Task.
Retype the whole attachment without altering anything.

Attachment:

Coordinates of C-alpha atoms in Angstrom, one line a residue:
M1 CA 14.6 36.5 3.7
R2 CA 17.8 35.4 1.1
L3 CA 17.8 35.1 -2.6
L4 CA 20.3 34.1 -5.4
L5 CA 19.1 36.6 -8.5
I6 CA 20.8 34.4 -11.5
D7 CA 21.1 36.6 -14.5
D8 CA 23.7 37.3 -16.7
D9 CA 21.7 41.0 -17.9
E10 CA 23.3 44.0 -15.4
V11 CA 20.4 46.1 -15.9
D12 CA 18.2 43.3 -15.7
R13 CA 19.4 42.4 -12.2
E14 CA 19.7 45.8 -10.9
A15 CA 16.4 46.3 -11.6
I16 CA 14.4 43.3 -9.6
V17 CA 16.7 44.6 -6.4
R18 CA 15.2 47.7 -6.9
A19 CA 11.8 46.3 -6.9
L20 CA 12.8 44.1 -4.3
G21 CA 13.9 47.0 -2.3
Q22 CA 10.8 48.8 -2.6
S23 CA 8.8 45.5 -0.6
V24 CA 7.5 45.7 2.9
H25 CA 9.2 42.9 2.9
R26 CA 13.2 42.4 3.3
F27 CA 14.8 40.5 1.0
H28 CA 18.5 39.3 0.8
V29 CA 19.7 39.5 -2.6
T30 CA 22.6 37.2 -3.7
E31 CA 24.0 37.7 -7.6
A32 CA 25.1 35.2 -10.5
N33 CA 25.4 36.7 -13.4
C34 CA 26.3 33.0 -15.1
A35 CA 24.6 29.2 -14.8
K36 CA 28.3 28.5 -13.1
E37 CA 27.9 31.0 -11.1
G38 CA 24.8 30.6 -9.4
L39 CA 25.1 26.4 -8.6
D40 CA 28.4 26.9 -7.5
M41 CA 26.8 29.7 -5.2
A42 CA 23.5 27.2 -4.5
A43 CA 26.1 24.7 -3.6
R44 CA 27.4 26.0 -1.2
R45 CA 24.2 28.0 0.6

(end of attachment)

Coordinates of C-alpha atoms in Angstrom, one line a residue:
M1 CA 14.6 36.5 3.7
R2 CA 17.8 35.4 1.1
L3 CA 17.8 35.1 -2.6
L4 CA 20.3 34.1 -5.4
L5 CA 19.1 36.6 -8.5
I6 CA 20.8 34.4 -11.5
D7 CA 21.1 36.6 -14.5
D8 CA 23.7 37.3 -16.7
D9 CA 21.7 41.0 -17.9
E10 CA 23.3 44.0 -15.4
V11 CA 20.4 46.1 -15.9
D12 CA 18.2 43.3 -15.7
R13 CA 19.4 42.4 -12.2
E14 CA 19.7 45.8 -10.9
A15 CA 16.4 46.3 -11.6
I16 CA 14.4 43.3 -9.6
V17 CA 16.7 44.6 -6.4
R18 CA 15.2 47.7 -6.9
A19 CA 11.8 46.3 -6.9
L20 CA 12.8 44.1 -4.3
G21 CA 13.9 47.0 -2.3
Q22 CA 10.8 48.8 -2.6
S23 CA 8.8 45.5 -0.6
V24 CA 7.5 45.7 2.9
H25 CA 9.2 42.9 2.9
R26 CA 13.2 42.4 3.3
F27 CA 14.8 40.5 1.0
H28 CA 18.5 39.3 0.8
V29 CA 19.7 39.5 -2.6
T30 CA 22.6 37.2 -3.7
E31 CA 24.0 37.7 -7.6
A32 CA 25.1 35.2 -10.5
N33 CA 25.4 36.7 -13.4
C34 CA 26.3 33.0 -15.1
A35 CA 24.6 29.2 -14.8
K36 CA 28.3 28.5 -13.1
E37 CA 27.9 31.0 -11.1
G38 CA 24.8 30.6 -9.4
L39 CA 25.1 26.4 -8.6
D40 CA 28.4 26.9 -7.5
M41 CA 26.8 29.7 -5.2
A42 CA 23.5 27.2 -4.5
A43 CA 26.1 24.7 -3.6
R44 CA 27.4 26.0 -1.2
R45 CA 24.2 28.0 0.6